Catching it early could make a huge difference. Be even better to find the causes and stop it from happening in the first place. I do think there are a lot more cases now. What are we putting into the body and brain that messes us up so bad?

Ella said...

We need a few more safety nets, in place. Not everyone is going to talk to their pastor/minster. It feels like an ocean filled with seaweed and how to we treat it all! I think most people, at some point in time, will have depression. Women I do think because of the hormonal swings are more likely, but men get it too!

I think of your gun post and this one, about mental illness and wonder about Newtown, CT. Why did a teacher who knew her son had a mental illness, put a gun in his hands? She taught him how to shoot. Why?

Education is key! We need more tests at school. We as a society need to be educated and we need to tattle. I hated in school, when the teacher, said not to tattle. WE need to talk and tattle and be proactive as a society. If we witness someone doing or saying something that is odd. We may SAVE a room full of students or a movie theater crowd,or a mall full of people! Tattle people!

Patti said...

As an added challenge, we in mental health industry have very little that predicts violence. Best predictor of future violence is past violence. So the aggressive kids who are fighting or harming animals.... They should receive targeted intervention. Clearly. But screens for depression or anxiety or PTSD or even schizophrenia or aspergers won't predict violence very well. Asperger's isn't characterized by that type of behavior.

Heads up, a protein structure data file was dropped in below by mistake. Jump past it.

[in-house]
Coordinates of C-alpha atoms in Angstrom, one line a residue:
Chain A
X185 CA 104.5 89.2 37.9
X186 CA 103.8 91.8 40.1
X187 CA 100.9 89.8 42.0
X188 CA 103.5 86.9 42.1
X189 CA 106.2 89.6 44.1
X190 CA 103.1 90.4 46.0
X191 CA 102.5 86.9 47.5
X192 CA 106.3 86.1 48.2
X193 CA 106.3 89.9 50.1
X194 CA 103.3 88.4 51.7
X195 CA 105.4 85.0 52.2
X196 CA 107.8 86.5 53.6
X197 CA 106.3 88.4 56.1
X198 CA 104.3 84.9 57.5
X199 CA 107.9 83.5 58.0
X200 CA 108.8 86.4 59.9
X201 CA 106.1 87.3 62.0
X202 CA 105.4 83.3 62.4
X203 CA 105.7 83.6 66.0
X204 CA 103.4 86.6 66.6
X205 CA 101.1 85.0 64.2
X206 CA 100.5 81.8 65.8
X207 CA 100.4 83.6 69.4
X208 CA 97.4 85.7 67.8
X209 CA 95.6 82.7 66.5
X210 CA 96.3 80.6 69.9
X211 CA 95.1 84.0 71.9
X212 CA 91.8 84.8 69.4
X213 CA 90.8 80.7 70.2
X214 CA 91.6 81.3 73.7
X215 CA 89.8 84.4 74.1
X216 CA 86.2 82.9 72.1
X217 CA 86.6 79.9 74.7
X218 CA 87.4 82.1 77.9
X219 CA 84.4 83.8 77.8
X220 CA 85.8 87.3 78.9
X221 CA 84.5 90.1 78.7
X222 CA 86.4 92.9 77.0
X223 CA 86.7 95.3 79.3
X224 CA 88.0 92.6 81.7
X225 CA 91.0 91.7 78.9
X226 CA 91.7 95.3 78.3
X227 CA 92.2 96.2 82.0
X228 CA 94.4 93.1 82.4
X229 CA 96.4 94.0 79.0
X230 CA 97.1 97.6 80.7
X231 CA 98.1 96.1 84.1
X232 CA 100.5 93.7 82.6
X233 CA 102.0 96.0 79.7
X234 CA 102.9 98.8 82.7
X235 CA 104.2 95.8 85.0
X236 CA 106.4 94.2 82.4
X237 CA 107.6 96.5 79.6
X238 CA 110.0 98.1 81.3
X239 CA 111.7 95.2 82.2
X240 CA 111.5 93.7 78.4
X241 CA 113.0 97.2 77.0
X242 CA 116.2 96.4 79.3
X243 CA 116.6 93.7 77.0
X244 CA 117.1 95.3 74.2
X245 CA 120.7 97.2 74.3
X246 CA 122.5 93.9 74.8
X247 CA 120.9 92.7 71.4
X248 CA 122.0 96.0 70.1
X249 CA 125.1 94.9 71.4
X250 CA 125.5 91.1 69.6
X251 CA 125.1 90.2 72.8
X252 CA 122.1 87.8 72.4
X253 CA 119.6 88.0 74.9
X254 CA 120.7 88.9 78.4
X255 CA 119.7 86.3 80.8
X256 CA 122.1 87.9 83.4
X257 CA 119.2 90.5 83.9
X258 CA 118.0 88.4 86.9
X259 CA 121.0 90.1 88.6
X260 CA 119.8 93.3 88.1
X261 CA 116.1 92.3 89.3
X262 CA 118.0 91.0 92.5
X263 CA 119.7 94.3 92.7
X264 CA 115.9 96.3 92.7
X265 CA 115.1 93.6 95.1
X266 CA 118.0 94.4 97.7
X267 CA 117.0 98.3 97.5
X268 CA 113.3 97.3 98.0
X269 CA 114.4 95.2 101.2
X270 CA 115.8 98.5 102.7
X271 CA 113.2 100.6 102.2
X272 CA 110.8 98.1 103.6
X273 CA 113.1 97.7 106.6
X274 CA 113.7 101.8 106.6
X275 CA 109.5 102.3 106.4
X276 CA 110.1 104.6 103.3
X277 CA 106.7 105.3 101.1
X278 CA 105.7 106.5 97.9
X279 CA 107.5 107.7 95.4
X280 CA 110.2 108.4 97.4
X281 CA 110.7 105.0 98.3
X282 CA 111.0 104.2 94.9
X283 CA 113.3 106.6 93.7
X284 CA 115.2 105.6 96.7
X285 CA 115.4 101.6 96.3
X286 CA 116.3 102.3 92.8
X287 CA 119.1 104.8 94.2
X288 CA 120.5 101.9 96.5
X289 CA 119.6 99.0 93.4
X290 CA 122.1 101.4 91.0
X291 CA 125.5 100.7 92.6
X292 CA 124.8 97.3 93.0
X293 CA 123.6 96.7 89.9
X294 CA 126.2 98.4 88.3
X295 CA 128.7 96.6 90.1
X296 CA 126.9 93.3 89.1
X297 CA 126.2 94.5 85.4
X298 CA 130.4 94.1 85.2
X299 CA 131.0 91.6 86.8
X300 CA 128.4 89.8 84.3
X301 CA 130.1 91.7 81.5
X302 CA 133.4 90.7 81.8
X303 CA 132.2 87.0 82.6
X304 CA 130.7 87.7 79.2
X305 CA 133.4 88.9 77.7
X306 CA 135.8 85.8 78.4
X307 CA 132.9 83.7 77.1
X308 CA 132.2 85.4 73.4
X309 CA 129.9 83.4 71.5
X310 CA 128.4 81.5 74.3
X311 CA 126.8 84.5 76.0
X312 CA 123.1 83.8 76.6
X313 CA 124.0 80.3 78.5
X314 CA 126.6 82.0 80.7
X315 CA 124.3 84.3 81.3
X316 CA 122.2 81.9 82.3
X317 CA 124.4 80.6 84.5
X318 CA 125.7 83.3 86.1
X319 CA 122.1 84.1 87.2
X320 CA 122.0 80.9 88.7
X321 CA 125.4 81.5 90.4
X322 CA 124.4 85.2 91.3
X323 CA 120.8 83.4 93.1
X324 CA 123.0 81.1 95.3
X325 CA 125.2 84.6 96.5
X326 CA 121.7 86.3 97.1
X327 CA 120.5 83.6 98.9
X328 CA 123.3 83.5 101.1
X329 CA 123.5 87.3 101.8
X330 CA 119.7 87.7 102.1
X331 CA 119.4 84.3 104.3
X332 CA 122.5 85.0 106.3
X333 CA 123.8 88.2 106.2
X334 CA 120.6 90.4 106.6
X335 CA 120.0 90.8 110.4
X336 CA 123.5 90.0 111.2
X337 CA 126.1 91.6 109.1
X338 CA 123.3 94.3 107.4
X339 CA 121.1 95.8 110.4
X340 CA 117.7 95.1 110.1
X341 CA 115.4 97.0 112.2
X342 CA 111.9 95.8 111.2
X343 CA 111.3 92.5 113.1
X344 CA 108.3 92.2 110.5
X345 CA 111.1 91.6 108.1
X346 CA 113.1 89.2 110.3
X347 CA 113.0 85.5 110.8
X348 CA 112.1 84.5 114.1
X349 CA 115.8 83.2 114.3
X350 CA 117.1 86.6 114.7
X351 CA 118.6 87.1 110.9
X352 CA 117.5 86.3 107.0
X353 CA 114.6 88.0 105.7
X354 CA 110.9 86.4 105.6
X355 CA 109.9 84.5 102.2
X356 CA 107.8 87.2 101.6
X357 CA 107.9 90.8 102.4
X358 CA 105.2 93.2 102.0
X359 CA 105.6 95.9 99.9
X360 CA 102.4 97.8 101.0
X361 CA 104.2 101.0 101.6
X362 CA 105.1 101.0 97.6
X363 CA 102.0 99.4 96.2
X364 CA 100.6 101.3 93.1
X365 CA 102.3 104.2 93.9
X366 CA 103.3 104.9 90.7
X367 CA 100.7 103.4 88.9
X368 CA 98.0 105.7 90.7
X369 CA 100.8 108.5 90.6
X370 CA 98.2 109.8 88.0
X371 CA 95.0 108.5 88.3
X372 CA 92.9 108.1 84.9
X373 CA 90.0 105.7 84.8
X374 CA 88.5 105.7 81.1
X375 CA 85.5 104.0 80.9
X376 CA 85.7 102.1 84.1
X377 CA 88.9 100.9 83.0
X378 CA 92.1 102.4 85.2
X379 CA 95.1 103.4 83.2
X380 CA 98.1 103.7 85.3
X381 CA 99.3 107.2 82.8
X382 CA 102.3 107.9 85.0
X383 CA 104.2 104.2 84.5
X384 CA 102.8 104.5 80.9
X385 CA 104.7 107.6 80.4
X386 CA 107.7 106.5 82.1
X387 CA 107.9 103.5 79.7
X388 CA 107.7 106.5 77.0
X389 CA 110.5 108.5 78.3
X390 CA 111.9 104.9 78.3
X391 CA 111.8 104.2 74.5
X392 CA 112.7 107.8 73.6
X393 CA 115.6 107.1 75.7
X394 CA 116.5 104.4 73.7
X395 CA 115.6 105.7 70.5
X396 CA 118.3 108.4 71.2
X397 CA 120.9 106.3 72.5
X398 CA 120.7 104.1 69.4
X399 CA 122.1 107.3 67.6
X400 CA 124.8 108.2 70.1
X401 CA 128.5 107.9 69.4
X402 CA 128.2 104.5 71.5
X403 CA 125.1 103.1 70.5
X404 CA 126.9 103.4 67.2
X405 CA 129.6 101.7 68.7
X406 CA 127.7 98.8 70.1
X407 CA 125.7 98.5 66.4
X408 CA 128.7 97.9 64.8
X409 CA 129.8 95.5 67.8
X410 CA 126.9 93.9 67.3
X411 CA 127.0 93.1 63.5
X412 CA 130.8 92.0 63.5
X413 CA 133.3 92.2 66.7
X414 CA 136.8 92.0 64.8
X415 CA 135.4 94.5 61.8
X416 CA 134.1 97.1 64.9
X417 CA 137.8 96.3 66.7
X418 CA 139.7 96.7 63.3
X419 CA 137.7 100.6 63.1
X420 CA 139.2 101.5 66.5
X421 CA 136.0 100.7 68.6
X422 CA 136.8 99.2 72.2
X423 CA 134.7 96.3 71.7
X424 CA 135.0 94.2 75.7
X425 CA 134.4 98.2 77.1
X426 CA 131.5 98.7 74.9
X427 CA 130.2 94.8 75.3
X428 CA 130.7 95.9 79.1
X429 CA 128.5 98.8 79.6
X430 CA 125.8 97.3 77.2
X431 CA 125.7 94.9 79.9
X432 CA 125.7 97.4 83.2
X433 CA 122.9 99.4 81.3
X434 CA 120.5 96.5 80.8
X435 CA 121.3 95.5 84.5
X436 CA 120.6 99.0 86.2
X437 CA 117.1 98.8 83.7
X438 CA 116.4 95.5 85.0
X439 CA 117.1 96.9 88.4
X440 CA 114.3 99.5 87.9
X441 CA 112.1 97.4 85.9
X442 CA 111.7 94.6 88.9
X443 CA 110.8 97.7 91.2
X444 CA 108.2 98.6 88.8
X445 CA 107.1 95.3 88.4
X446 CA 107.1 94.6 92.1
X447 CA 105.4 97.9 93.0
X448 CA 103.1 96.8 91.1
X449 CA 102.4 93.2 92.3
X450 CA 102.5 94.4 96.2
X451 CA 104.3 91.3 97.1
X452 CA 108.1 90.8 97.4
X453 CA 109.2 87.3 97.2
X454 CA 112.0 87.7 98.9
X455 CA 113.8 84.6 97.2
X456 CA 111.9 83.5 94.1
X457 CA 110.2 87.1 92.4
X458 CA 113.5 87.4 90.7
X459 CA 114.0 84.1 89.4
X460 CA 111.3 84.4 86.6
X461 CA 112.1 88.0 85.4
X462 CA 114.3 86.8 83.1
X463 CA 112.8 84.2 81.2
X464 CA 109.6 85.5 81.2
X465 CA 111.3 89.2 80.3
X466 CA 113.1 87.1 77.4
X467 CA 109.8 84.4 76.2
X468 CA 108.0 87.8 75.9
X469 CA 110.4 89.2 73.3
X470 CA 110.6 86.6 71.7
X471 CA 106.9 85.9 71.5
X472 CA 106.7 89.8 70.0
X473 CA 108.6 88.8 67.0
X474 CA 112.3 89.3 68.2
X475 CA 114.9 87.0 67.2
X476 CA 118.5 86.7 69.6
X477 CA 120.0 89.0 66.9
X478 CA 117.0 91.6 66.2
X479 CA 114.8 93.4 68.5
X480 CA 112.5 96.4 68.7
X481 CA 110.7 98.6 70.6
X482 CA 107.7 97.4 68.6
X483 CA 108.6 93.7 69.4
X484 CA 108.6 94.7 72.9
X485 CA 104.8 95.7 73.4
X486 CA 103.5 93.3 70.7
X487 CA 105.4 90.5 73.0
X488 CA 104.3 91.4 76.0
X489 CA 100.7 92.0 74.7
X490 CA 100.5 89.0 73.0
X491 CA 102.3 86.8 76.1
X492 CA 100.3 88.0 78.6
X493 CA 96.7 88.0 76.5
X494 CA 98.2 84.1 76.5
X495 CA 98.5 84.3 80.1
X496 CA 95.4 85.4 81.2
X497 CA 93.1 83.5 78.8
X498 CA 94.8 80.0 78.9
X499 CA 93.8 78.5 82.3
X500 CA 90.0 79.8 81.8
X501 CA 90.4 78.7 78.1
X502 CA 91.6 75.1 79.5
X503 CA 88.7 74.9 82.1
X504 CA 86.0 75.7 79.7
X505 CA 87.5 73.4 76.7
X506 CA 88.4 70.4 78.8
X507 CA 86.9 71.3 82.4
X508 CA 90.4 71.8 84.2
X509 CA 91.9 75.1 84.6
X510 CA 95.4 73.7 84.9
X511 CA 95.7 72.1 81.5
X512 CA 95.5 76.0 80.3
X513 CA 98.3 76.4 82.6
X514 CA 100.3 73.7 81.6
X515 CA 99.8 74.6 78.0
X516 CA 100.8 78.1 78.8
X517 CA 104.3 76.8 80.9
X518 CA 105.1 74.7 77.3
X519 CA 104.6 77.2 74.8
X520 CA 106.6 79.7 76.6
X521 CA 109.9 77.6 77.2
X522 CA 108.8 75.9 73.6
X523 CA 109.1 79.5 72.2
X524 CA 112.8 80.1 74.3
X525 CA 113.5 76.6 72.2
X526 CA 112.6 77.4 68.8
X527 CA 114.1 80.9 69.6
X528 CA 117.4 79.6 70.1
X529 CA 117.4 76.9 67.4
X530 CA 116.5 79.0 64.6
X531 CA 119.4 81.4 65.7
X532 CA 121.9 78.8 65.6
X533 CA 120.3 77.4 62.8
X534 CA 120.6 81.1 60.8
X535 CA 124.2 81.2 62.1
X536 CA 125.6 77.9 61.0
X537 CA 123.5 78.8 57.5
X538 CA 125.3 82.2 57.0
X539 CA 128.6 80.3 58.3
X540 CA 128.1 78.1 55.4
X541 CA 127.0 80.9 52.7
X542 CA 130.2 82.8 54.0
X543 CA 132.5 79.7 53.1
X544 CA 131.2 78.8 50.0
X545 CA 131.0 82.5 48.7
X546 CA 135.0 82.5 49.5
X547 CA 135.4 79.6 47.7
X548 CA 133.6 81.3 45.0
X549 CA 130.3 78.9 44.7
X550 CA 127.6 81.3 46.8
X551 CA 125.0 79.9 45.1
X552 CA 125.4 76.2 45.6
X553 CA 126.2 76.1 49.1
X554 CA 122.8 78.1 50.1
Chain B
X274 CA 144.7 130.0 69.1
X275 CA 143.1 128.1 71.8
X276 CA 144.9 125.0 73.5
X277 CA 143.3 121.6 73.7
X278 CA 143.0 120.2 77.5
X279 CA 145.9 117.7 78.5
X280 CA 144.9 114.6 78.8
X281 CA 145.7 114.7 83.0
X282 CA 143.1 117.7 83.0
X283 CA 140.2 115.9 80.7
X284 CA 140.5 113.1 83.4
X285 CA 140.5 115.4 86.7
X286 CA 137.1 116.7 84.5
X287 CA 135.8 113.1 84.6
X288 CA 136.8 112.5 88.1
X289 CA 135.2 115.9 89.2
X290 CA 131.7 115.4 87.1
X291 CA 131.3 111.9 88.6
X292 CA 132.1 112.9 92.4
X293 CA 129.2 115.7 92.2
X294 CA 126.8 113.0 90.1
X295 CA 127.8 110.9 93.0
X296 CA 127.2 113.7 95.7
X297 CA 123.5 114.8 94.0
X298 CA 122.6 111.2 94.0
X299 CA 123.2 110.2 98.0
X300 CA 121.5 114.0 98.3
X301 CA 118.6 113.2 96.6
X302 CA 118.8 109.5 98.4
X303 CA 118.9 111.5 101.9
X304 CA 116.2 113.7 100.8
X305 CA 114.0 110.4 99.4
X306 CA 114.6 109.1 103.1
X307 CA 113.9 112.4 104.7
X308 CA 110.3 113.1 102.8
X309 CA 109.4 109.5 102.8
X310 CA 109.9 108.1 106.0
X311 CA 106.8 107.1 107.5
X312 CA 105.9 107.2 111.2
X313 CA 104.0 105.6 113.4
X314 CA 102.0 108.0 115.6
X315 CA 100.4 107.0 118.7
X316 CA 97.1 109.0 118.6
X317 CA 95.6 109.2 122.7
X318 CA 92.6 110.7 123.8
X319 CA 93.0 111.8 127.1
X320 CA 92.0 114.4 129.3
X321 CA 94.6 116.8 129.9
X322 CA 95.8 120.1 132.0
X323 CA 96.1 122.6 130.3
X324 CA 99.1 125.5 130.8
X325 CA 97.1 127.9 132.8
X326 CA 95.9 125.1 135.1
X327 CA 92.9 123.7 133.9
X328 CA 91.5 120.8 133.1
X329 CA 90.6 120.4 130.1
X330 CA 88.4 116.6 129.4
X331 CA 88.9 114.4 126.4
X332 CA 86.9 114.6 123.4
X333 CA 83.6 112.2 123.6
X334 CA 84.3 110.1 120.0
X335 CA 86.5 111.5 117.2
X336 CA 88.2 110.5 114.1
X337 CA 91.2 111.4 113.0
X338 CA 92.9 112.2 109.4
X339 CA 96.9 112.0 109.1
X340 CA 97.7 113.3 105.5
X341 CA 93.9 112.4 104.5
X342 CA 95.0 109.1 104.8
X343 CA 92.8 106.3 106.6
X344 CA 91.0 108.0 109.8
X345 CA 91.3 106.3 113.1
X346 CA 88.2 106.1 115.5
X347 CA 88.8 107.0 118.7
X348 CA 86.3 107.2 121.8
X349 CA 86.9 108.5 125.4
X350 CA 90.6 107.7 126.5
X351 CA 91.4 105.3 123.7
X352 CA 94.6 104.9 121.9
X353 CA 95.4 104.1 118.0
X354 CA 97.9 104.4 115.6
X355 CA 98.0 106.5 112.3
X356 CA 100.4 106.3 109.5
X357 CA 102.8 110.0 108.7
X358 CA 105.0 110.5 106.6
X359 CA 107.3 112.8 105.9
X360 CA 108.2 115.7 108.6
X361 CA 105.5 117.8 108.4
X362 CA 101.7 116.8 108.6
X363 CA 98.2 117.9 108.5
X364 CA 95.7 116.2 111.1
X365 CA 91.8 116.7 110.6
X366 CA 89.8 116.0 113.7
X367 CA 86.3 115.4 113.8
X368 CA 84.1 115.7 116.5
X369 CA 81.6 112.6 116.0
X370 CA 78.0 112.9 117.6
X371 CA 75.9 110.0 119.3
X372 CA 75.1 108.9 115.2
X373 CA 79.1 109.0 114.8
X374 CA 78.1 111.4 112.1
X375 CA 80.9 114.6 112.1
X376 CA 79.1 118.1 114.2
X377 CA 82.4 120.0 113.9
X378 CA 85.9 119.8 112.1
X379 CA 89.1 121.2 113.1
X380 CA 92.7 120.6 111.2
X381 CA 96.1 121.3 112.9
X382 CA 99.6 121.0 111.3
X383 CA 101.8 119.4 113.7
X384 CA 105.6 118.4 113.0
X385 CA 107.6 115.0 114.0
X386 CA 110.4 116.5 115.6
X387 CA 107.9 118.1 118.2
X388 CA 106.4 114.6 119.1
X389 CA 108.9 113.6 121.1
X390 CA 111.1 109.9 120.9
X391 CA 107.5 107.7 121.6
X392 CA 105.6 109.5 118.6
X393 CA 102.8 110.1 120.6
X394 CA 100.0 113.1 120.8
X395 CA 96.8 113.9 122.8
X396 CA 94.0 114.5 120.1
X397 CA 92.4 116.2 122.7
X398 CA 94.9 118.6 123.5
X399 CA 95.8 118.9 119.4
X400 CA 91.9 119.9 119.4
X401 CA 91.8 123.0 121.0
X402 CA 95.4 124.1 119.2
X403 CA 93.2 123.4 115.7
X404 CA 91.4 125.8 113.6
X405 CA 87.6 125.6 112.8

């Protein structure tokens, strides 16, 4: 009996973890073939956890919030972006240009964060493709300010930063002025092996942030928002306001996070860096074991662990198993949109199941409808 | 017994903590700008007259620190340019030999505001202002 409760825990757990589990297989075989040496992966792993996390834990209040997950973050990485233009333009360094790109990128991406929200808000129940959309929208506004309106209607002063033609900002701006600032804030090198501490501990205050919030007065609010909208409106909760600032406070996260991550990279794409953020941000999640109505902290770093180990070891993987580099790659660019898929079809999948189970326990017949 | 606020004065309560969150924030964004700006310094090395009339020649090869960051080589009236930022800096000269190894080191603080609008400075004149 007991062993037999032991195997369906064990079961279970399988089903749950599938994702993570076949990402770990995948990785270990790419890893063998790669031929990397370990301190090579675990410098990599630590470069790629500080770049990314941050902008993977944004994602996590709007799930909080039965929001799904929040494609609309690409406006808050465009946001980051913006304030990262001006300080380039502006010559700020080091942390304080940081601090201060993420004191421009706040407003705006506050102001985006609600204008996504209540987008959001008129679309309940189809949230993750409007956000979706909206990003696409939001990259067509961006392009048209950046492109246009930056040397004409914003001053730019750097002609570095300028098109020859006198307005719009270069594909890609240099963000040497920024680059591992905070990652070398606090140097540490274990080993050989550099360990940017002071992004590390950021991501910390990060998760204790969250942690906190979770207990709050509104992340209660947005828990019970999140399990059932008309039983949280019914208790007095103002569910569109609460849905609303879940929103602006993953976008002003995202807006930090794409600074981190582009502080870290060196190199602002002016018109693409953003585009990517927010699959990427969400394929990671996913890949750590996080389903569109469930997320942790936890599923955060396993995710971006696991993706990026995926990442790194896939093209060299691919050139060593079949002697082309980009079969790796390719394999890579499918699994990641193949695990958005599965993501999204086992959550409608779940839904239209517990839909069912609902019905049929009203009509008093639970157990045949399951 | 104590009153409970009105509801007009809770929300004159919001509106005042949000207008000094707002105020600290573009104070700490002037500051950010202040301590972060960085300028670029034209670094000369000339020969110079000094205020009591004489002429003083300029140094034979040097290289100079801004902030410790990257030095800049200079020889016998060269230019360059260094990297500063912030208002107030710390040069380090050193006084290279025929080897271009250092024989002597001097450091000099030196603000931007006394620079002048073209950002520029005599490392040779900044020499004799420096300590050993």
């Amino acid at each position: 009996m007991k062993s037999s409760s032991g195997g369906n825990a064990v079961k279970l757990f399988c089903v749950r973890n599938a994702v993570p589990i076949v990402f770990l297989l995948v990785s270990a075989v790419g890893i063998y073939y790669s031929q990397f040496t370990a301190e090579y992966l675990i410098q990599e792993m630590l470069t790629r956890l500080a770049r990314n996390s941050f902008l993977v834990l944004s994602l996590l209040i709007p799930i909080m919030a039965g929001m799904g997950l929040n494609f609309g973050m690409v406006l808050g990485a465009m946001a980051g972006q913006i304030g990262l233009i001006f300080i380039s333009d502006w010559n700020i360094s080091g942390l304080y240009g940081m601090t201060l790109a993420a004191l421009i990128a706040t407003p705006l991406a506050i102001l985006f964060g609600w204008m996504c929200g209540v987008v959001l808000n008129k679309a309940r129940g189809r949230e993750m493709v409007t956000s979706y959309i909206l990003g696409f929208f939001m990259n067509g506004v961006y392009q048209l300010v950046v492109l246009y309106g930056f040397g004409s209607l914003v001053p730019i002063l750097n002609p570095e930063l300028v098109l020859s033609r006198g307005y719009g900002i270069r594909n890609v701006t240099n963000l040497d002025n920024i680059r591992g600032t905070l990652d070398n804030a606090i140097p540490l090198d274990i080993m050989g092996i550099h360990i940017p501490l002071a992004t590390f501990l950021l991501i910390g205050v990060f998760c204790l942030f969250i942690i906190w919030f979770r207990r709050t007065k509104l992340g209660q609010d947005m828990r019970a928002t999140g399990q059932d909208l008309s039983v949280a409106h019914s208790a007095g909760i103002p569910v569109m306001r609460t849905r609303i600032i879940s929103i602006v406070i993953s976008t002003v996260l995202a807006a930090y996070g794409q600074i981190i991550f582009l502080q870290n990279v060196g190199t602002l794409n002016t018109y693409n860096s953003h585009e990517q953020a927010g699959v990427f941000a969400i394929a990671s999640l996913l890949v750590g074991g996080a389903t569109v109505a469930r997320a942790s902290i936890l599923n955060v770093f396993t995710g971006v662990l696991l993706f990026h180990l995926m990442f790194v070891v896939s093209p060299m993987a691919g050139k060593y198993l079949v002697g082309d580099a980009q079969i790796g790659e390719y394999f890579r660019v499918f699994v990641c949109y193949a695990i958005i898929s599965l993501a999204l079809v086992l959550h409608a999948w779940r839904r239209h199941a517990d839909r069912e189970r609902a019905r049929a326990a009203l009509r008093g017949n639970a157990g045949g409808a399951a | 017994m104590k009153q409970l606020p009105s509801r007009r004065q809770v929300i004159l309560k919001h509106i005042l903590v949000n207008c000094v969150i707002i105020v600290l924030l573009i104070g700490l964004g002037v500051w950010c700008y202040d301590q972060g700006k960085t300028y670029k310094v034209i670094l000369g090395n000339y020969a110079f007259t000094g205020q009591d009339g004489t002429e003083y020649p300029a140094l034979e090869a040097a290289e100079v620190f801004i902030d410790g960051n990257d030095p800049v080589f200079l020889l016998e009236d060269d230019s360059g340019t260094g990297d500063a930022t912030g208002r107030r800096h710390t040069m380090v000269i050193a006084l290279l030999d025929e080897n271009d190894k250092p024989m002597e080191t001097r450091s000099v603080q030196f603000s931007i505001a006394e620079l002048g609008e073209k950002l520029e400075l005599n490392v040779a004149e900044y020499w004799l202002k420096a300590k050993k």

Even more so, there is some research suggesting that personality disorders are more predictive of violent or aggressive action. Antisocial personality disorder (ASPD, characterized by severe tendencies to go against societal norms, use people as means to an ends, not care if they harm others, etc) is most notable, tho borderline or narcissistic folks may also fit the bill. Personality disorders do not respond to meds, and have limited success with behavioral treatments. We have seen high success with dialectical behavior therapy for borderline PD (with some research suggesting efficacy for antisocial traits), but that's it. We don't know how to treat personality deficits. Antisocial tendencies are seen in kids - oppositional-defiant and conduct disorders are prerequisite for diagnosis with ASPD. However, many kids grow out of those behaviors as they mature. We know there is a disproportionate number of people with ASPD in prison, which fits the disorder well. But we can't treat it, and people often aren't diagnosed until after serious acts of violence. Current diagnostic procedure discludes diagnosis of ANY personality disorder before age of 18. So, some of the younger violent offenders are never caught.